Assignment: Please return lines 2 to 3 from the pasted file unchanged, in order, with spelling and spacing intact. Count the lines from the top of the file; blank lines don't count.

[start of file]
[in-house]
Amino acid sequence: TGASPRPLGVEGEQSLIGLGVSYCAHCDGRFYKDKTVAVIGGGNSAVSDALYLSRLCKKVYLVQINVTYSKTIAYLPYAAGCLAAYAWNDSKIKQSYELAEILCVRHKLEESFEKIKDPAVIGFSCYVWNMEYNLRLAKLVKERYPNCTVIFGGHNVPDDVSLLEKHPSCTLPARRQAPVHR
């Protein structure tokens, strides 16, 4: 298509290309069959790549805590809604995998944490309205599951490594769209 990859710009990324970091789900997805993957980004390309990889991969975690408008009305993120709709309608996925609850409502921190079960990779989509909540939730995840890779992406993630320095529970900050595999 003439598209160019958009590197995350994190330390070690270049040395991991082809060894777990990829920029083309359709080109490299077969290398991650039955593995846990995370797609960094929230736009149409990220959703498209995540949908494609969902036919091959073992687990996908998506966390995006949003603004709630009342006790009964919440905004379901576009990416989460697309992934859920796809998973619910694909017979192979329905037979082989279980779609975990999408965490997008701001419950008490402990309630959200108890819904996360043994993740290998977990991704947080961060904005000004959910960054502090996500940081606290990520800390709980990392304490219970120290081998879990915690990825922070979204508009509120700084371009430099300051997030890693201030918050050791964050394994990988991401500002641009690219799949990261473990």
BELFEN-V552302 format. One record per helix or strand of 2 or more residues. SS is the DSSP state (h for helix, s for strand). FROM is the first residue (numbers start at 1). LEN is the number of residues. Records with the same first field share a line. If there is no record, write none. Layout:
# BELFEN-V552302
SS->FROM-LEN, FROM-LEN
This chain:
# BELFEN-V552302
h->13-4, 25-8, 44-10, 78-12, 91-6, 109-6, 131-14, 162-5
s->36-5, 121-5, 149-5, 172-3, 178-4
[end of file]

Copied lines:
Amino acid sequence: TGASPRPLGVEGEQSLIGLGVSYCAHCDGRFYKDKTVAVIGGGNSAVSDALYLSRLCKKVYLVQINVTYSKTIAYLPYAAGCLAAYAWNDSKIKQSYELAEILCVRHKLEESFEKIKDPAVIGFSCYVWNMEYNLRLAKLVKERYPNCTVIFGGHNVPDDVSLLEKHPSCTLPARRQAPVHR
């Protein structure tokens, strides 16, 4: 298509290309069959790549805590809604995998944490309205599951490594769209 990859710009990324970091789900997805993957980004390309990889991969975690408008009305993120709709309608996925609850409502921190079960990779989509909540939730995840890779992406993630320095529970900050595999 003439598209160019958009590197995350994190330390070690270049040395991991082809060894777990990829920029083309359709080109490299077969290398991650039955593995846990995370797609960094929230736009149409990220959703498209995540949908494609969902036919091959073992687990996908998506966390995006949003603004709630009342006790009964919440905004379901576009990416989460697309992934859920796809998973619910694909017979192979329905037979082989279980779609975990999408965490997008701001419950008490402990309630959200108890819904996360043994993740290998977990991704947080961060904005000004959910960054502090996500940081606290990520800390709980990392304490219970120290081998879990915690990825922070979204508009509120700084371009430099300051997030890693201030918050050791964050394994990988991401500002641009690219799949990261473990």